Tuesday Phillips is the creator of ecolutionist, as well as writer and editor. A vegetarian of 20 years and vegan of four, what started as a rebellion against animal cruelty grew into an environmental and political statement. Realizing that change is a constant evolution of flux-and-flow, in which it attaches itself to such integral parts of our lives, she started ecolutionist as a way to promote the progression of thought towards positive change in environmental issues, social justice, wellness and overall compassion for the world. She’s currently being educated in English Literature and hopes to use her love for writing and the planet as a tool for creating unique and inspiring awareness, with the greater good in mind. Tuesday enjoys yoga, knitting, balcony gardening, and geeking-out with a good sci-fi or fantasy book, when she is not busy promoting a conscience ecolution.

Tuesday won the WED Blogging Competition

A Taste of Kigali

by Tuesday Phillips

Almost immediately upon arriving in Rwanda I understood why the French created the phrase, “Pays des Mille Collines” meaning “Country of a Thousand Hills” to describe the mountainous city of Kigali. Lush verdant knolls are the foundation which Kigali was built around, and provide the various sub-districts resting at the base of the hills with a picturesque backdrop, that interweaves the growing community with the antiquity of Rwanda’s countryside.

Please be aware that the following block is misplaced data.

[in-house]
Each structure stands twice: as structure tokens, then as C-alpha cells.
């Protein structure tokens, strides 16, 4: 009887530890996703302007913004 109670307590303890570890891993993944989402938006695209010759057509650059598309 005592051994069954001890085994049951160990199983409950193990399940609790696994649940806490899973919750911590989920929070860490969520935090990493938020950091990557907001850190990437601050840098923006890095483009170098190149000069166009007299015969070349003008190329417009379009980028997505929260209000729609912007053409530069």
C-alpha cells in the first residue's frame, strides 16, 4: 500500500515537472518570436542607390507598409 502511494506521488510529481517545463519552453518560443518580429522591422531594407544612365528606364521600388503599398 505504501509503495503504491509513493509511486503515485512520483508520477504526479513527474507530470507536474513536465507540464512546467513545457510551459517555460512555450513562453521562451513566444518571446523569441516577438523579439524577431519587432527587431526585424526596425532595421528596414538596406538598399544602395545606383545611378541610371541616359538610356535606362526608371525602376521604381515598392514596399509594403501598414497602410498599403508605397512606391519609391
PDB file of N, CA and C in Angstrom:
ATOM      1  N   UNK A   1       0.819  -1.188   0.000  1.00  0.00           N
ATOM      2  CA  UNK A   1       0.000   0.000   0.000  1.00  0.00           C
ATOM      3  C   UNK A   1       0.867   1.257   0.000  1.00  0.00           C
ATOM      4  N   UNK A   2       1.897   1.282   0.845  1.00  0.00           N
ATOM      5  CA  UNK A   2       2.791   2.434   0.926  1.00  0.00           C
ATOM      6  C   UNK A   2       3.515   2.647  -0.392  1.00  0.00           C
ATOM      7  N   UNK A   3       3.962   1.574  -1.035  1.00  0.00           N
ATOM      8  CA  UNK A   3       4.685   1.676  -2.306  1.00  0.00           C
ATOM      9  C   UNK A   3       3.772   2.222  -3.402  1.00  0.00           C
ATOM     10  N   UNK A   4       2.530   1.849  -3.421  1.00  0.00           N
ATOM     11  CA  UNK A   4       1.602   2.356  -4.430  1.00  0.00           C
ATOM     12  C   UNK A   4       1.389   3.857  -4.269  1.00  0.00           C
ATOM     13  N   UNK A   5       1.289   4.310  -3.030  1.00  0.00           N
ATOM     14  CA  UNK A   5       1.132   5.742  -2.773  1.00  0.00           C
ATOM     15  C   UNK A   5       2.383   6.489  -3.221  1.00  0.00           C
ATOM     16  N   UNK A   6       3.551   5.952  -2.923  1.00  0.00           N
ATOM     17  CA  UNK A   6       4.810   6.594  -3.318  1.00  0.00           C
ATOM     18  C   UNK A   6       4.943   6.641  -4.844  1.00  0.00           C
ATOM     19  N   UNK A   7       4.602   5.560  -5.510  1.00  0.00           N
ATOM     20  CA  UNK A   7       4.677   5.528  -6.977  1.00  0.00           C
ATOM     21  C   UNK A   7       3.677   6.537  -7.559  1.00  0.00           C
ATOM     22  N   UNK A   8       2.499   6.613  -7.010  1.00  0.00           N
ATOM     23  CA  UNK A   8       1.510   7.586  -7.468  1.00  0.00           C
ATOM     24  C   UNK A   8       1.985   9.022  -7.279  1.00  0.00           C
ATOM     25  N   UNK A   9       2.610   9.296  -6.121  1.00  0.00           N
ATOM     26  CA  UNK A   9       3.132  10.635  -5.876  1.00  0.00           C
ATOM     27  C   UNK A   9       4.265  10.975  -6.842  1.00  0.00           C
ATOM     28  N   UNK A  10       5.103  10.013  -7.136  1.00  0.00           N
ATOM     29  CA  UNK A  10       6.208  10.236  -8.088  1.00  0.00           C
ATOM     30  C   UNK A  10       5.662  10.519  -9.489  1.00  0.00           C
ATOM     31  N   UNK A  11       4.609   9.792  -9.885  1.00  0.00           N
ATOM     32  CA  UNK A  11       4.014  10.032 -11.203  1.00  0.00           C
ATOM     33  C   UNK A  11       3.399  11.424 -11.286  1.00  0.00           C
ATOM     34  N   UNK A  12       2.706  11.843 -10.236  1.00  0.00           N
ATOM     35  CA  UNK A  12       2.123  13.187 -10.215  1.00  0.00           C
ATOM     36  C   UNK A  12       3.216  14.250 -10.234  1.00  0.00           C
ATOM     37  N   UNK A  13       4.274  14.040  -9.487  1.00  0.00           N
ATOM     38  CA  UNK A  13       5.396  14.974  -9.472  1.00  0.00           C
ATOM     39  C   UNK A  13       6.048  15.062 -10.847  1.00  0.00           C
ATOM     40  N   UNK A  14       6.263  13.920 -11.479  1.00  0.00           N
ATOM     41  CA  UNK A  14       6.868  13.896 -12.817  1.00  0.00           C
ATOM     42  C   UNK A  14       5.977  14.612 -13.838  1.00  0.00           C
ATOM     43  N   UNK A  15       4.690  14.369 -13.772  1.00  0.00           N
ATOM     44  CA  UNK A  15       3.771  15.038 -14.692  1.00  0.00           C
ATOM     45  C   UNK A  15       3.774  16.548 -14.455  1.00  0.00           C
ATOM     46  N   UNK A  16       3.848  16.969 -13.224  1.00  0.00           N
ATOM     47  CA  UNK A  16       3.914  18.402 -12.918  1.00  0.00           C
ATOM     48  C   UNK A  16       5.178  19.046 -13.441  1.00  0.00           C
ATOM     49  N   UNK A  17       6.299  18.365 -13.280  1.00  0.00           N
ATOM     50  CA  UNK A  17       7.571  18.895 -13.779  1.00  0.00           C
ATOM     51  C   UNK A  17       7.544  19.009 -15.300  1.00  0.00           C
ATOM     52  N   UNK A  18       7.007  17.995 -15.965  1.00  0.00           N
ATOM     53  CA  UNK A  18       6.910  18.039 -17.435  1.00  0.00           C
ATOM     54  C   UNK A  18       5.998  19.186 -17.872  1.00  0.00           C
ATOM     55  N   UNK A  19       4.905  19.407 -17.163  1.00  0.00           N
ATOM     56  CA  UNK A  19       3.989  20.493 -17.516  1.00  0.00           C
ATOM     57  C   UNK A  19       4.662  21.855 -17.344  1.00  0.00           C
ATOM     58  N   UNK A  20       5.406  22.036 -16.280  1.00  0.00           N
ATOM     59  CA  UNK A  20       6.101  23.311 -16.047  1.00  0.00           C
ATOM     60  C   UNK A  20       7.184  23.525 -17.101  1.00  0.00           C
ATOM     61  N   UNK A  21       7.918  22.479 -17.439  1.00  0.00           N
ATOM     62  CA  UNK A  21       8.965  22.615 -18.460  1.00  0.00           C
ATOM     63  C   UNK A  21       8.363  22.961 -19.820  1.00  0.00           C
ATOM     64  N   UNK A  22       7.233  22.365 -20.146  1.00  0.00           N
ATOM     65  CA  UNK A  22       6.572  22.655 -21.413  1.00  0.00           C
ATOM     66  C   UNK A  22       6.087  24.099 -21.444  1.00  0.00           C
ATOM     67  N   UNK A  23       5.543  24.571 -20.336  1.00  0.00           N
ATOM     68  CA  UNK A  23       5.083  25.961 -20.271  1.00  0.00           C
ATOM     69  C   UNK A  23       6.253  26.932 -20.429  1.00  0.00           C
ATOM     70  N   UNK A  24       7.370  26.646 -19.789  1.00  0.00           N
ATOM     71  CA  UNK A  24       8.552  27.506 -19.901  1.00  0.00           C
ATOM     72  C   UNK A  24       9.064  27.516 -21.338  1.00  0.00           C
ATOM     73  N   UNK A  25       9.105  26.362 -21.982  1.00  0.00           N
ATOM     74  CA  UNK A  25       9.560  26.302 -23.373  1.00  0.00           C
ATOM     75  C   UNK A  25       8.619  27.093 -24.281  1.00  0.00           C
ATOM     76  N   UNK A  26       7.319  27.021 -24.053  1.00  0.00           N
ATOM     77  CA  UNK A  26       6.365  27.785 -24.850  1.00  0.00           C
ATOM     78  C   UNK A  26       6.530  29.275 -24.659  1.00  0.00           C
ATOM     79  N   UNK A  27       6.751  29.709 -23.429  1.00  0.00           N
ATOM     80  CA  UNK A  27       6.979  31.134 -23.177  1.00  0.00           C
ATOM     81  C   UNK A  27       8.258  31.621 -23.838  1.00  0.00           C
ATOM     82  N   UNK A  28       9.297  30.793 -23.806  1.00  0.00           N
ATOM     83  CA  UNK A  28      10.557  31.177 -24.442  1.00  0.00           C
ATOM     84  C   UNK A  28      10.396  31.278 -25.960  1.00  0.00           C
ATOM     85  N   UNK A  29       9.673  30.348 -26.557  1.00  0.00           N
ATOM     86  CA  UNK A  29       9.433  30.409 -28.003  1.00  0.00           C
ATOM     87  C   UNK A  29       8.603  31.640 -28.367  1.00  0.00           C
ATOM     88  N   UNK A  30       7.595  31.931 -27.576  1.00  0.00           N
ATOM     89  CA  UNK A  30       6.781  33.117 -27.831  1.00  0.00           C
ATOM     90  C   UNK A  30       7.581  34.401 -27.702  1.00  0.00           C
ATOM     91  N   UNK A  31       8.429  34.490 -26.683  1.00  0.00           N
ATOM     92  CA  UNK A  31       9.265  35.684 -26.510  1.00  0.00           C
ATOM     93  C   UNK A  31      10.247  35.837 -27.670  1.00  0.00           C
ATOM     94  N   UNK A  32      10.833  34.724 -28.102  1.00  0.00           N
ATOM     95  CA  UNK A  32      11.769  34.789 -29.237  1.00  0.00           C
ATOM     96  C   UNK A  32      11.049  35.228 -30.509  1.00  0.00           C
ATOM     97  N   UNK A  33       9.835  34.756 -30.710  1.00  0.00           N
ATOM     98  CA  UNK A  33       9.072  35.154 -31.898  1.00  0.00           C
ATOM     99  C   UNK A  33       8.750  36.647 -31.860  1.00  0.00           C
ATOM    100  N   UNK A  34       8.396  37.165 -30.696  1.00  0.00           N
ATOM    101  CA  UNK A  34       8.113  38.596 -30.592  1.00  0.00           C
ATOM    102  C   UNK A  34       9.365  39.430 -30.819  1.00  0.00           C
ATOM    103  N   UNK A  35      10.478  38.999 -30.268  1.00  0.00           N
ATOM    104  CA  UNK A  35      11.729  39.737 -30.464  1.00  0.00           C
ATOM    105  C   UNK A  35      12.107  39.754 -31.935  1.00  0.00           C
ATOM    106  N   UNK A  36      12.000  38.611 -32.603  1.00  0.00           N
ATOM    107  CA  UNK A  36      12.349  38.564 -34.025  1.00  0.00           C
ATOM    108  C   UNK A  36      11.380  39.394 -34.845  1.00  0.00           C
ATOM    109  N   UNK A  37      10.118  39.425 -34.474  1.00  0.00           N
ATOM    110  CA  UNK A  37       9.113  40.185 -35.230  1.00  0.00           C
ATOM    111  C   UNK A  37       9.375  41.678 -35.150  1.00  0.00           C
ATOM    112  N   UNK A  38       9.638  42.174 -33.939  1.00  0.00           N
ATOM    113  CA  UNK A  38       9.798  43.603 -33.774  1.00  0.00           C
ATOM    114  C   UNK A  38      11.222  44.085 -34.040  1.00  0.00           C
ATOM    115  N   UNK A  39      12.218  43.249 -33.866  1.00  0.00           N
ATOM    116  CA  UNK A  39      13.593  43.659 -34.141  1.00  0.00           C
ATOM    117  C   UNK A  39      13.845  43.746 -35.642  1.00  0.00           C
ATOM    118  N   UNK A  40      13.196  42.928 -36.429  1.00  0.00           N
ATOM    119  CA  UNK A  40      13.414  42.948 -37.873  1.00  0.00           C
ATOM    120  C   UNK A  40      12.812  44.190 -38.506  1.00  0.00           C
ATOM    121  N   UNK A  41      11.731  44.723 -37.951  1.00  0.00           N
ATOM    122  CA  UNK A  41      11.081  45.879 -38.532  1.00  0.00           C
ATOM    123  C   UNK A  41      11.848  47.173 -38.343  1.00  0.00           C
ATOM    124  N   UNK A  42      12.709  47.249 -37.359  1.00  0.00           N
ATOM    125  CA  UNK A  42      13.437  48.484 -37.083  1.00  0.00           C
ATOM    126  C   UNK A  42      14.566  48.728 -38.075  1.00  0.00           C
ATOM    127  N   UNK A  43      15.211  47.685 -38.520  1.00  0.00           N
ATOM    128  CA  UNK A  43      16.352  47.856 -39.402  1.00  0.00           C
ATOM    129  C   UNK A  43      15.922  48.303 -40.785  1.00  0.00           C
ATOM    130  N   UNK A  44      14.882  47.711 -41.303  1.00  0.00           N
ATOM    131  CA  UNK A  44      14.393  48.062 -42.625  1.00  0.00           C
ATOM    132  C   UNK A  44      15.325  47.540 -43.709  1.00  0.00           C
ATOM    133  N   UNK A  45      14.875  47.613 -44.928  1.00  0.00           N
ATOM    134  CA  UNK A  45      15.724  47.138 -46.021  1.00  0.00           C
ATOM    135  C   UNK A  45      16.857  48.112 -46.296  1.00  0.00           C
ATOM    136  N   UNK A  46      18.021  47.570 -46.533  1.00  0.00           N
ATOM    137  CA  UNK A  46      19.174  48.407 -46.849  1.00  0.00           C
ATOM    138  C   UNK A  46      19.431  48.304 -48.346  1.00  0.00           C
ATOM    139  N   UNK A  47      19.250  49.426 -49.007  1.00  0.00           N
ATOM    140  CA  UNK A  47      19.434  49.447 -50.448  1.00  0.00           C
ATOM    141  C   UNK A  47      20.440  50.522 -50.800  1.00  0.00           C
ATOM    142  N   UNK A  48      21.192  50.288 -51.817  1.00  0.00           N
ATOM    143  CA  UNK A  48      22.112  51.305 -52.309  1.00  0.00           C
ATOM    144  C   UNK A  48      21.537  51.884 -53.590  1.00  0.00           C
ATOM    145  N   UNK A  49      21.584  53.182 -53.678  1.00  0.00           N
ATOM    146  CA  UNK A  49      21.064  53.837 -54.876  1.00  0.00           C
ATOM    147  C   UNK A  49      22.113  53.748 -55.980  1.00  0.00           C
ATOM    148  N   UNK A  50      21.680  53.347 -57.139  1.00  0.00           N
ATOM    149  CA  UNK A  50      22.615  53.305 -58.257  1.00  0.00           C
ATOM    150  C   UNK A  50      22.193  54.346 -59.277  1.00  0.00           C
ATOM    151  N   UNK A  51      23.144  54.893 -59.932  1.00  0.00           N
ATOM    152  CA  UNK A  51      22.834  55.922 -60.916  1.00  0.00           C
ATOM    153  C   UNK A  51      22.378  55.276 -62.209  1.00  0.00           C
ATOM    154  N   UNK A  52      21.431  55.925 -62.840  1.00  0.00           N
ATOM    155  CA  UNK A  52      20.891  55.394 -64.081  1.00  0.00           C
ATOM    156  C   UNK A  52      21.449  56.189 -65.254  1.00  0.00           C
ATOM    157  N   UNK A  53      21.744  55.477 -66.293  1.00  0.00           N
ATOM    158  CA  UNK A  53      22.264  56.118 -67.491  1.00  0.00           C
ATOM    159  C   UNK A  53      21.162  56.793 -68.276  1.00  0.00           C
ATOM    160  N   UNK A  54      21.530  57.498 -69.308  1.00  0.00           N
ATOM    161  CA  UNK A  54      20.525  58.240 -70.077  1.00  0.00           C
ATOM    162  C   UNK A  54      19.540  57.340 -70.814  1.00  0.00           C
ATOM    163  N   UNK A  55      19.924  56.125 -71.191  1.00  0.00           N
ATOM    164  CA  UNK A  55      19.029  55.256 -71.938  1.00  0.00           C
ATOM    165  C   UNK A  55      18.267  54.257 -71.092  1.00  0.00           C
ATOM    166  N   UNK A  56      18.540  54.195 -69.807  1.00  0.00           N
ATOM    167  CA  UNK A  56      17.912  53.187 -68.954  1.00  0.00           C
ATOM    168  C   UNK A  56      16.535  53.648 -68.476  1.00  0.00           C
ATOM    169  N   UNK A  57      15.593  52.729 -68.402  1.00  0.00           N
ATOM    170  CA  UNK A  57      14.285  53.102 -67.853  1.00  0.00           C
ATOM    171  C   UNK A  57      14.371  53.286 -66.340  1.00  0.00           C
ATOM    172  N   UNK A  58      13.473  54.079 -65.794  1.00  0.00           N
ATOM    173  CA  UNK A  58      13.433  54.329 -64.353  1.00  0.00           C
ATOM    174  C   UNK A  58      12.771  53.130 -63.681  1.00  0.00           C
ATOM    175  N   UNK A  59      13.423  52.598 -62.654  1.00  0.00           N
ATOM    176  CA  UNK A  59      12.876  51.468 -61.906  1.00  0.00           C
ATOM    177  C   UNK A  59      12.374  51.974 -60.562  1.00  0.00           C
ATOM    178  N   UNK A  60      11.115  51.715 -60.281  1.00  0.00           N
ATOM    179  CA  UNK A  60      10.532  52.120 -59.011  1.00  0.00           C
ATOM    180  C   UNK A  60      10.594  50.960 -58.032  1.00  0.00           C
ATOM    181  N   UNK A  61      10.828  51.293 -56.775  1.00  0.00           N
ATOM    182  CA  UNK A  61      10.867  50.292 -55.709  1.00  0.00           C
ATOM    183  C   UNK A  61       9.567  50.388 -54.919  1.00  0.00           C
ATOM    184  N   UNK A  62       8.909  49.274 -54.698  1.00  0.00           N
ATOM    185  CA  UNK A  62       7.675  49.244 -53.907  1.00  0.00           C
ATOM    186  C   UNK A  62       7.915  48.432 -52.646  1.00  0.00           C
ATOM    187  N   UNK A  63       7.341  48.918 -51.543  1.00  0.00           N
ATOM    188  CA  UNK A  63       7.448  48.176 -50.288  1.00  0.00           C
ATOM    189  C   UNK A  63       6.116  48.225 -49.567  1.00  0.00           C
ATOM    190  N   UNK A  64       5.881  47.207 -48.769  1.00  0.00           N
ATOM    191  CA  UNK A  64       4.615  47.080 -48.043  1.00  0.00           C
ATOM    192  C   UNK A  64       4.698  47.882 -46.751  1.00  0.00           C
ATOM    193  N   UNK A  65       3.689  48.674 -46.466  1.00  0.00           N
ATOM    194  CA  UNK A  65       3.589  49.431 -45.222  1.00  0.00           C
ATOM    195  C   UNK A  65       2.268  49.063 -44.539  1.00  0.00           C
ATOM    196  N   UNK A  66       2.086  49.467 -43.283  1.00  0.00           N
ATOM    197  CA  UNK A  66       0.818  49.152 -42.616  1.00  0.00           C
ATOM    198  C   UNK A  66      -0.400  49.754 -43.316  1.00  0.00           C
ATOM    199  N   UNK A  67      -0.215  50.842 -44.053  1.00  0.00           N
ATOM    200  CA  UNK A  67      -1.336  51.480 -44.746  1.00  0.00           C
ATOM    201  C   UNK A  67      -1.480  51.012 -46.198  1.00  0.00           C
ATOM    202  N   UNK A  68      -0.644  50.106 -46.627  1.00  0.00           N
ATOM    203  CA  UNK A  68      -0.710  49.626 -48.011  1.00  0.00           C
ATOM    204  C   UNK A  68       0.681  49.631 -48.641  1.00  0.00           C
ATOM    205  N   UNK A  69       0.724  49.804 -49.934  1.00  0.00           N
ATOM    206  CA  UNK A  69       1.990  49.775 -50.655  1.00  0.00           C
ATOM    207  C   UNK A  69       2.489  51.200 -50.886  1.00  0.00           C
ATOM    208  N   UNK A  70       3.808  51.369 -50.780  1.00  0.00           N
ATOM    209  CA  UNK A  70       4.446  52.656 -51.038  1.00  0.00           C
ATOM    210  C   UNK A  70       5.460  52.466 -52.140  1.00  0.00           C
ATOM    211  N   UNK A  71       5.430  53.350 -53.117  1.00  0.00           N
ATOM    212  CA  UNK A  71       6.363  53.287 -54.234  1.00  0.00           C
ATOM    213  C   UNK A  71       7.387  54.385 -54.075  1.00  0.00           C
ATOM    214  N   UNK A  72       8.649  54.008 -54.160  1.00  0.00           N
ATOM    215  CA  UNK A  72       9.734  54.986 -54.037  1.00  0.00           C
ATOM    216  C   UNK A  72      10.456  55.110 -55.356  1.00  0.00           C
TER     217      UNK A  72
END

Since I had a whole day to explore Kigali before the start of the WED events, I knew I couldn’t leave the city without visiting the Genocide Memorial Center and Gardens. The site is built over the grave of 250,000 people who were killed in the mass massacre of 1994 and made up of documented occurrences, photos, videos and gardens. It was a beautiful tribute to the 800,000+ victims who had to endure such horrific acts.

Though leaving the memorial center was not an invigorating experience, it was inspiring to see the re-growth of the community and comradely of the people first hand, once I ventured out into town. It didn’t take long for me to see that the relationship Rwandans have developed amongst each other is similar to the relationship that they have with the environment. It’s a relationship that should be noted, if not mimicked. Not only are they years ahead of the rest of the world with their 2006 ban on plastic bags, but nearly all of the meals served at restaurants in the city are made with locally grown ingredients, often right from the owner’s back yard, reducing their dependency on foreign oil and their carbon emissions.

Rwanda is also a leader in Biodiversity, which is exactly why UNEP selected them as the global host for WED 2010. At the Kwitta Izina Gorilla Naming Ceremony on June 5 two events are being celebrated -- global recognition of World Environment Day, and the increased number of mountain gorillas that have recently been born in Rwanda. Fourteen baby gorillas will be named on Saturday at the foot of the Virunga Mountains in Kinigi, Northern Province and according to Kigali’s daily paper, The New Times, the combined events are said to draw multitudes of people, including conservationists, celebrities and officials from the UN.

Saturday is going to be an exciting day, no doubt. For one day, in one place, thousands of eco-conscious individuals who have chosen to make the transcendence of environmental issues a focal point in their lives will be gathered together, all working towards the same goal – the betterment of life and of the planet.

 





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